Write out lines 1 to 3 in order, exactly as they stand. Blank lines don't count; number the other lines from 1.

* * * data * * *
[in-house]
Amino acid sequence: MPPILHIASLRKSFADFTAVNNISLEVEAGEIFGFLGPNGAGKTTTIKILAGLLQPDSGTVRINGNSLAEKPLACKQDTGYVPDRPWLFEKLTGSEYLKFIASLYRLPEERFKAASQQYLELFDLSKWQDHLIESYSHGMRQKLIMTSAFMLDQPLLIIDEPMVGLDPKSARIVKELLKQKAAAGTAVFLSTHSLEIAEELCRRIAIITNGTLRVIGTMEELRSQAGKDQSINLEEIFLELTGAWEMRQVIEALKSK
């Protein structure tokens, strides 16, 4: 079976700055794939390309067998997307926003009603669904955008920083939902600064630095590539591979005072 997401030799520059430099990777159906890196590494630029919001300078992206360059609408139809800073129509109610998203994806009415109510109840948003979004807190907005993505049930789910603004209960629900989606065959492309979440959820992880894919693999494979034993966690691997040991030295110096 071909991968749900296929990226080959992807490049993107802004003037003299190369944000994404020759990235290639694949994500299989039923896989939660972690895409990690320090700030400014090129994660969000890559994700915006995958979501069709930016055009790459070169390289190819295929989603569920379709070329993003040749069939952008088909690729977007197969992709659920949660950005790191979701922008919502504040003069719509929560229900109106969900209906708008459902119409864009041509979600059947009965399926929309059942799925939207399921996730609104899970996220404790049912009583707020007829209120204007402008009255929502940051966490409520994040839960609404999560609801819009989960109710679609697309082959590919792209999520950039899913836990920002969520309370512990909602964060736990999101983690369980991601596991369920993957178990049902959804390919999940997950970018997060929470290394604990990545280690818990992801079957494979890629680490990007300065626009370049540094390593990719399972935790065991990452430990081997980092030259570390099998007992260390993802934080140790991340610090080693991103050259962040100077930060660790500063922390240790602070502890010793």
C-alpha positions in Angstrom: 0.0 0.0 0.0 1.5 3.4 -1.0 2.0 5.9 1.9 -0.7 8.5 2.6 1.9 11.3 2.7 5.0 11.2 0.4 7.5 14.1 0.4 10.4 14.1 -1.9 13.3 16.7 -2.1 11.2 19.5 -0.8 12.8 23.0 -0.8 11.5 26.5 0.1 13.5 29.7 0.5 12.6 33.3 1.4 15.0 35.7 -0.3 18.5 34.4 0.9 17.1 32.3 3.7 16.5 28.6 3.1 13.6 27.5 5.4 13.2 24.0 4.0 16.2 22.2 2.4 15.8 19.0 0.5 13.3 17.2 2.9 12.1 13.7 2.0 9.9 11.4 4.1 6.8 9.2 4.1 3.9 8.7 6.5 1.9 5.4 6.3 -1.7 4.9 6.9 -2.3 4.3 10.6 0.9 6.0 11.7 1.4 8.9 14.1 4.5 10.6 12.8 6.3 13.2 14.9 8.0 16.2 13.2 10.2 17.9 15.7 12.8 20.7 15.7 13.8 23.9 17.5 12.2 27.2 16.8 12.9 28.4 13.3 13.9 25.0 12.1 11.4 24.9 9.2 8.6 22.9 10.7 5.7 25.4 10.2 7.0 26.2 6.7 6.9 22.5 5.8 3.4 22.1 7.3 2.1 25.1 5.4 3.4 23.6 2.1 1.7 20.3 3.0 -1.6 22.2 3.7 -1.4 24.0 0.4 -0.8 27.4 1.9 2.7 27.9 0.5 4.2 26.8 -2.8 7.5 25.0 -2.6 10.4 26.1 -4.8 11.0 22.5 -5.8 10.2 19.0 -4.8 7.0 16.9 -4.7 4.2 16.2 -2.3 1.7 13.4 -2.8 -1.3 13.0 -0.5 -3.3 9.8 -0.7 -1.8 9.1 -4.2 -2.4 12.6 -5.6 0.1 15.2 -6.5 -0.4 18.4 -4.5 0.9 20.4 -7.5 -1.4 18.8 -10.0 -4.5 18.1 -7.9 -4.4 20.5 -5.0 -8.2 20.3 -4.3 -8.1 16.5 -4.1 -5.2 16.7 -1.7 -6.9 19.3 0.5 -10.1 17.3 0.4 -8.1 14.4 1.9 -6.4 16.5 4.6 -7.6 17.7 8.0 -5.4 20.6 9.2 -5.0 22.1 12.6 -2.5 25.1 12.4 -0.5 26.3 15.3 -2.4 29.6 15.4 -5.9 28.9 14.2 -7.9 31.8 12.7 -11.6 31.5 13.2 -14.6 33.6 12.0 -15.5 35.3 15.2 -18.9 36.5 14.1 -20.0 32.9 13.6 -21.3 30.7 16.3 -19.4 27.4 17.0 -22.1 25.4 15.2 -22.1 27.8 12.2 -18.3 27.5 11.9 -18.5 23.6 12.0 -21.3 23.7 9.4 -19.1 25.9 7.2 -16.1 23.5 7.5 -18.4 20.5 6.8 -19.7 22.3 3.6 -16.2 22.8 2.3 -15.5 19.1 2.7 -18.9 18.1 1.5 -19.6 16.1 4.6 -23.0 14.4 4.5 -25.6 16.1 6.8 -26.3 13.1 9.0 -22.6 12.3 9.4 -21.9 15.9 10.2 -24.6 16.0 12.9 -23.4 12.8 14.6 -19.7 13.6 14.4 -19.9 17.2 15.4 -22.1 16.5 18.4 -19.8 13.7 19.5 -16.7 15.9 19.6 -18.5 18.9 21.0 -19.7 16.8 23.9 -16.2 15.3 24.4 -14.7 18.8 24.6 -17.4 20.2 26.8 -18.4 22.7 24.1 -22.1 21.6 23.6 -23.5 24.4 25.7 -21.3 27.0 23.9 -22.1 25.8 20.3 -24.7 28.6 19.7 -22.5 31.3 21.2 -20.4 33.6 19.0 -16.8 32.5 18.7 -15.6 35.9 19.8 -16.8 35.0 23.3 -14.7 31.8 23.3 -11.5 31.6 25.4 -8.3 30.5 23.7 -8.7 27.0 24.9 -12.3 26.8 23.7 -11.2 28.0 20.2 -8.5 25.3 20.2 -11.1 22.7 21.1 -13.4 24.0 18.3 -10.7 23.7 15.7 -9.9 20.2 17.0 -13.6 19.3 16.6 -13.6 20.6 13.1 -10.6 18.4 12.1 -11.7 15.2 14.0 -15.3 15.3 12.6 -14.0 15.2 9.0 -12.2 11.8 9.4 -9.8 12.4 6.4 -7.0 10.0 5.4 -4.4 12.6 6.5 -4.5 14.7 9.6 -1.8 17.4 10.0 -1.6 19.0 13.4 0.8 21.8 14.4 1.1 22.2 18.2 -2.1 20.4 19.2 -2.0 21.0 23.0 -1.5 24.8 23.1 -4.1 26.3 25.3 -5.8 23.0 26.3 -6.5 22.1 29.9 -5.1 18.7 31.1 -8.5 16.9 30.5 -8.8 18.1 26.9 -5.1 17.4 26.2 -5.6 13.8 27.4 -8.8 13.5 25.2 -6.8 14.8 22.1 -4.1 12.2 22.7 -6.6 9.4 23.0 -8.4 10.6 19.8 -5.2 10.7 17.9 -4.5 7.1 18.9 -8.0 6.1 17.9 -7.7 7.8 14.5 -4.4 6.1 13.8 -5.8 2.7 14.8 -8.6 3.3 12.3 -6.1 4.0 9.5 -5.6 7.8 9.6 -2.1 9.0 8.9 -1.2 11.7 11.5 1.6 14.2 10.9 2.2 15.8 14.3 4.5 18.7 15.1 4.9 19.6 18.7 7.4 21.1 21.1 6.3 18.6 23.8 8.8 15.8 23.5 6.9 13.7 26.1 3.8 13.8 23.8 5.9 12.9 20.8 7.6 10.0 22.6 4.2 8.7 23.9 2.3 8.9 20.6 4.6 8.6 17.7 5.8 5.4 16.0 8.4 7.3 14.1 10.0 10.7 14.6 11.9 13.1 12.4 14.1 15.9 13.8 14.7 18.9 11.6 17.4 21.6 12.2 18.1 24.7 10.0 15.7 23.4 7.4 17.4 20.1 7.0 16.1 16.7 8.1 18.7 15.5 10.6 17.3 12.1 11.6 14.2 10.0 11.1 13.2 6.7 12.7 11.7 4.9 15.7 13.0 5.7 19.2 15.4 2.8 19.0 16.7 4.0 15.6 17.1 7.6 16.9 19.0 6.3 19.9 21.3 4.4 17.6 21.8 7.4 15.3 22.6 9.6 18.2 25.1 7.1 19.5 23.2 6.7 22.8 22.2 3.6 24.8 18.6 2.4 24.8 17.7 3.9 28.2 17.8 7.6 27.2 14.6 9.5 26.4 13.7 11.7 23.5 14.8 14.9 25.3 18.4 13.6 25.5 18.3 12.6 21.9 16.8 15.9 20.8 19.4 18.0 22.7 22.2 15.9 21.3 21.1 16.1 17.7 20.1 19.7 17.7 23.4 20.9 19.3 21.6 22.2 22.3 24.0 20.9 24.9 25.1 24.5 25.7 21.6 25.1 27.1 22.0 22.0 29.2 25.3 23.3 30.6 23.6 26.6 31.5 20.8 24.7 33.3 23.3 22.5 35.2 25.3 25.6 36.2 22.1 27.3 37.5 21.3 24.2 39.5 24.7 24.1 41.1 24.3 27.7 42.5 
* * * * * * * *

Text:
[in-house]
Amino acid sequence: MPPILHIASLRKSFADFTAVNNISLEVEAGEIFGFLGPNGAGKTTTIKILAGLLQPDSGTVRINGNSLAEKPLACKQDTGYVPDRPWLFEKLTGSEYLKFIASLYRLPEERFKAASQQYLELFDLSKWQDHLIESYSHGMRQKLIMTSAFMLDQPLLIIDEPMVGLDPKSARIVKELLKQKAAAGTAVFLSTHSLEIAEELCRRIAIITNGTLRVIGTMEELRSQAGKDQSINLEEIFLELTGAWEMRQVIEALKSK
């Protein structure tokens, strides 16, 4: 079976700055794939390309067998997307926003009603669904955008920083939902600064630095590539591979005072 997401030799520059430099990777159906890196590494630029919001300078992206360059609408139809800073129509109610998203994806009415109510109840948003979004807190907005993505049930789910603004209960629900989606065959492309979440959820992880894919693999494979034993966690691997040991030295110096 071909991968749900296929990226080959992807490049993107802004003037003299190369944000994404020759990235290639694949994500299989039923896989939660972690895409990690320090700030400014090129994660969000890559994700915006995958979501069709930016055009790459070169390289190819295929989603569920379709070329993003040749069939952008088909690729977007197969992709659920949660950005790191979701922008919502504040003069719509929560229900109106969900209906708008459902119409864009041509979600059947009965399926929309059942799925939207399921996730609104899970996220404790049912009583707020007829209120204007402008009255929502940051966490409520994040839960609404999560609801819009989960109710679609697309082959590919792209999520950039899913836990920002969520309370512990909602964060736990999101983690369980991601596991369920993957178990049902959804390919999940997950970018997060929470290394604990990545280690818990992801079957494979890629680490990007300065626009370049540094390593990719399972935790065991990452430990081997980092030259570390099998007992260390993802934080140790991340610090080693991103050259962040100077930060660790500063922390240790602070502890010793």